We propose a thesis subject, which will begin in October 2019 and will be financed by a doctoral grant from the University of Lille, on the subject :
“Brain-computer interfaces exploiting somatosensory evoked potentials”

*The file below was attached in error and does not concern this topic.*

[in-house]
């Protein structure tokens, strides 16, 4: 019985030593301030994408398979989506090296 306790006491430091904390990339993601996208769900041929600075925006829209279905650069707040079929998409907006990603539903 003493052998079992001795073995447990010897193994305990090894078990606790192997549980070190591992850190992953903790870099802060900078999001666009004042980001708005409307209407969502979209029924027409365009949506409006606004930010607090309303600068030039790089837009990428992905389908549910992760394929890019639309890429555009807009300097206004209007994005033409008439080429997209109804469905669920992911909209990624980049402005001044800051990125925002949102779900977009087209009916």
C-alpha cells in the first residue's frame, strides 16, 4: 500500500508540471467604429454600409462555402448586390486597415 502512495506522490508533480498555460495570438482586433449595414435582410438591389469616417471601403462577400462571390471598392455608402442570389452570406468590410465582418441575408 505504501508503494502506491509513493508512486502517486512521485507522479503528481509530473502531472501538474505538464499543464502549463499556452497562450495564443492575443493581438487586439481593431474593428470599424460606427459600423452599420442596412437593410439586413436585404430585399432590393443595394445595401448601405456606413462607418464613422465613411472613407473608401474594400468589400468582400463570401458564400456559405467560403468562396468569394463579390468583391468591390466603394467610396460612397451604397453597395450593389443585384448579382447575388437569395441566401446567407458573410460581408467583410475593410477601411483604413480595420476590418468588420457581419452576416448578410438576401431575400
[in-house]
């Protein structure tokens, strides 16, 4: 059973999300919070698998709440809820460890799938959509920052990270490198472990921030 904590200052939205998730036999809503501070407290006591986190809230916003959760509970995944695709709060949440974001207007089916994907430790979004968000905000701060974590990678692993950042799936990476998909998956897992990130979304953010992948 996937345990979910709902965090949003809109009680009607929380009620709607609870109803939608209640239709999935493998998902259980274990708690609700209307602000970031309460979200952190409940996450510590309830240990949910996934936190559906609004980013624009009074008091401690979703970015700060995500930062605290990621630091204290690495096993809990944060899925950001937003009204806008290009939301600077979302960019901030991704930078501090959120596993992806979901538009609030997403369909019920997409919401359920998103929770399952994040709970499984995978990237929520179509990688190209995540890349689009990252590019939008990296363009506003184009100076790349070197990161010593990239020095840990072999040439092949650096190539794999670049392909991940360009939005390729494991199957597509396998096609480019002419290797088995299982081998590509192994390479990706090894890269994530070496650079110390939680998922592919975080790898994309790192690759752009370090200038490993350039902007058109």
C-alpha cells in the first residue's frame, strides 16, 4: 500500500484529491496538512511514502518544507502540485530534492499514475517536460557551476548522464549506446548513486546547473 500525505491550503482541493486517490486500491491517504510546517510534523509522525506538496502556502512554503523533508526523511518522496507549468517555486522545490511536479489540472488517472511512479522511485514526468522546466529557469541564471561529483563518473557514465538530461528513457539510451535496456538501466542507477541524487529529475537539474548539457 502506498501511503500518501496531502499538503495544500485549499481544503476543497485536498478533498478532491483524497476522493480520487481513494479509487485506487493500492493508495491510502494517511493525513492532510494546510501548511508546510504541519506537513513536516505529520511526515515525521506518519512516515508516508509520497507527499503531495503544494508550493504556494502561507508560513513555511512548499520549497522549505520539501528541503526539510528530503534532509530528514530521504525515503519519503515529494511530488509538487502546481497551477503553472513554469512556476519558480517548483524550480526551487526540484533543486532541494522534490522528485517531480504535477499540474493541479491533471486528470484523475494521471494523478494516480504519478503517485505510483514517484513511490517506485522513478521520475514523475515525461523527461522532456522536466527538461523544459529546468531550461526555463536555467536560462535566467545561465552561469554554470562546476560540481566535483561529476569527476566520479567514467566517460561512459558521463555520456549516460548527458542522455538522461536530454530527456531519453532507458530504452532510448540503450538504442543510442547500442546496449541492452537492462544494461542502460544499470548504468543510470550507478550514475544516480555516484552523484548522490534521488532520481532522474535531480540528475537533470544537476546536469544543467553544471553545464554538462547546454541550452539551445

The objective of this thesis is to evaluate the possibilities offered by a modality of interfacing the human brain to a computer that has barely been studied to date, namely the evocation then the detection of somatosensory potentials. Multiple categories of brain-computer interfaces (BCI) have been proposed over the last twenty years. Nevertheless, very few concrete applications are available to date for end users. The few interfacing modalities that could establish a reliable communication channel imply monopolizing the visual system of the user, thereby prohibiting an immense number of applications in which the latter must above all observe his environment. Some studies have focused on the exploitation of steady-state somatosensory evoked potentials (SSSEP), which are detectable in the brain signals of an individual when the latter perceives, for example, repetitive tactile stimulations. These are the stimulation modalities that we will study during this thesis, as well as the possibilities of BCI interaction that they could enable.